The transformation that Ingres worked on flesh does not obliterate personality. M. Bertin, the journalist, hands on knees – almost, but not quite on the point of rising – is a tremendous presence, as are the jolie-laide Comtesse de Tournon, the amused, smug, perhaps not altogether nice Mme de Haussonville (we have her own word for that: she wrote of her young self that ‘there were two persons inside me, the good and the evil, and the evil usually overcame the good’) and Baronne James de Rothschild, who surprises you by her modern face, handsome, but also intelligent and amusing. In their own terms, these are almost faultless.
Portraiture is an anxious craft, however, and Ingres was not the first or the last successful painter to complain about it, saying that it diverted him from serious picture-making. It is the genre which has most regularly made painters rich, or at least offered them a reliable income, but it has also made them vulnerable to criticism of a kind which cannot be put down to differences in taste – everyone, after all, reckons to be able to judge a likeness. You can see why even successful portraitists might tire of the job.
Although, in the end, he became exceptionally choosy about who he would paint, most of Ingres’s subjects are more famous for being his subjects than for being themselves. One contemporary critic pointed out that the people he painted were somehow less coherent when you met them in the flesh than they were in their portraits. The portraits showed what, had they got themselves together, they might have been.
A great virtue of modern exhibition catalogues is the attention they pay to contemporary reactions. This one makes it clear that what we now admire and dislike in Ingres was, on the whole, admired and disliked from the first. It may be some comfort to Ingres, in whatever houri-filled heaven he occupies, to know that no one today is as rude about him as some of his contemporaries were. This is partly because he worries us less. We know there was no need to feel anxious lest his official successes set a conservative agenda for some future ‘national school’ of painting. But the oddities which characterise his style – and which distinguish his kind of realism from that of the daguerreotype or photograph – stood out as clearly, perhaps even more clearly, when the pictures were new.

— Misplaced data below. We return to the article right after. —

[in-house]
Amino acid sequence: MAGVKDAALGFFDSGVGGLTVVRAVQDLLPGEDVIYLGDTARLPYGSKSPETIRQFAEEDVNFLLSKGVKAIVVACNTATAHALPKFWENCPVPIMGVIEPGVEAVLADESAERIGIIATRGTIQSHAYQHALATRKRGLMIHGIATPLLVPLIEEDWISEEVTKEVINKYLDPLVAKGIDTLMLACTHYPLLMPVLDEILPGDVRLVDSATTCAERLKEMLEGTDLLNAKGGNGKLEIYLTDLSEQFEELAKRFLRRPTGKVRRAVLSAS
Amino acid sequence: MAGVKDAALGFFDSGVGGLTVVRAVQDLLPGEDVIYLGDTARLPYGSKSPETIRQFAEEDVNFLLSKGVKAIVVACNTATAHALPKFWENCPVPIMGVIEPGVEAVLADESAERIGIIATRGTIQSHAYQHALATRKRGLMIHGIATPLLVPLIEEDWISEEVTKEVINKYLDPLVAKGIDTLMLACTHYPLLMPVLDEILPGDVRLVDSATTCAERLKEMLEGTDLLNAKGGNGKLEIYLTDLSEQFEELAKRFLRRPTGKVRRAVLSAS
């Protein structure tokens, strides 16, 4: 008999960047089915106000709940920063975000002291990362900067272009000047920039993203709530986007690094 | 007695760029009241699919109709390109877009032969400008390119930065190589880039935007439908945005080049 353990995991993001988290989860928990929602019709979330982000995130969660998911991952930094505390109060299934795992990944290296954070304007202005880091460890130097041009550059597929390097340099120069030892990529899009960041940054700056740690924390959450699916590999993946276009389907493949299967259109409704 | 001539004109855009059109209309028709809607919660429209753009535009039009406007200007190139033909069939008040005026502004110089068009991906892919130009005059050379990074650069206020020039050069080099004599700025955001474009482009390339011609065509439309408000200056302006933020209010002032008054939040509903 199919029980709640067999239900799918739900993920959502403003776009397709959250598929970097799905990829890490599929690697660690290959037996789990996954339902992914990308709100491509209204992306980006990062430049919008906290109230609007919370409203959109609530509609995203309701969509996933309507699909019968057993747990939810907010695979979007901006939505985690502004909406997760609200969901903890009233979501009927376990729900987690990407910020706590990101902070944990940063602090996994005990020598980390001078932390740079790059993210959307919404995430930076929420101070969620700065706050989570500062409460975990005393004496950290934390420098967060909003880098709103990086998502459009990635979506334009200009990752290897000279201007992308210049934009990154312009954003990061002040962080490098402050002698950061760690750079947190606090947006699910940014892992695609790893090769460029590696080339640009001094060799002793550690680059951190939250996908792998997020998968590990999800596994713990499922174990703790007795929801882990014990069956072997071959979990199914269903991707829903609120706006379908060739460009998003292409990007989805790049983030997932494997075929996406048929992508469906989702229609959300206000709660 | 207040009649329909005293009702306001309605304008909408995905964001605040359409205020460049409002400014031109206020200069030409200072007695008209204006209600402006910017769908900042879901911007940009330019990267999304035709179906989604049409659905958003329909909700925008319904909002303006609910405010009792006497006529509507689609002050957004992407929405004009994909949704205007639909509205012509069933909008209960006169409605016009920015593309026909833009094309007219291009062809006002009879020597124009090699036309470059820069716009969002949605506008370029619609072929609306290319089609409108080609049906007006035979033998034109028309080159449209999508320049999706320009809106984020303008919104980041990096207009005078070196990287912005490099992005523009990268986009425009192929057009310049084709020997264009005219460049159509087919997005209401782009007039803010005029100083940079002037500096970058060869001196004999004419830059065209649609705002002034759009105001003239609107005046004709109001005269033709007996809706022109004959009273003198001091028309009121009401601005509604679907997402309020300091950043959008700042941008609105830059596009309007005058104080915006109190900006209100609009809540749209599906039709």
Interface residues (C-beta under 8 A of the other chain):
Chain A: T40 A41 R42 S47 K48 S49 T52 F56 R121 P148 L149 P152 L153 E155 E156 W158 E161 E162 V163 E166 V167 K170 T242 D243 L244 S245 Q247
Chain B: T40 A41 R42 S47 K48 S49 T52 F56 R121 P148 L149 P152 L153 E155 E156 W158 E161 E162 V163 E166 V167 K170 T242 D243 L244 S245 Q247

We are now so used to distortion that arbitrary adjustments of the anatomy (like the dropped shoulder which makes Mme de Haussonville’s arm seem to come from halfway down her chest) may disturb us less than they did his contemporaries. They were struck, on the other hand, as we are, by the light, both flat and lurid, which suggests in many of the early male portraits that a storm is going to break at any moment. Critics commented also on the lack of colour in the male portraits, and on the vivid greens and pinks in the women’s frocks in the later female ones.
The history paintings are hard to take but the odalisques, bathers and Venuses are still ravishing (well, they ravish me). Renaissance painters used geometrical formulae to convey the beauty of bodies, but no thing could be further from Dürer’s grids and tables than Ingres’s soft, twining, plastic girls, with their curved fingers and swan necks. They are rather tired, but they are not so much dreamers as figments of dreams, faces that have been given imagined bodies.
Many of the studies for the female portraits are of nude models, meaning that the final pose was worked out in flesh other than that of the sitter. Even in the drawings he adjusts the body to the picture space so as to satisfy his need for a flow of curves. Thus, Madame Moitessier in her tent of flowered silk becomes an element in a two-dimensional pattern and the parts of the picture surface fit tightly and smoothly together, like those of a machine. Some elements (the shawl in the early portrait of Mme Rivière) take on the qualities that a piece of newspaper has in a Cubist collage. Picasso, indeed, had a productive relationship with Ingres, responding among other things to the style of the portrait drawings, which was established right from the start. Here, the faces are shaded and the nuanced rendering of flesh contrasts wonderfully with the sharp, absolutely direct strokes which describe lace, silk, coats, trousers, jewellery and furniture. The articulation of the body beneath may sometimes get lost, but the assurance of the performance is breathtaking.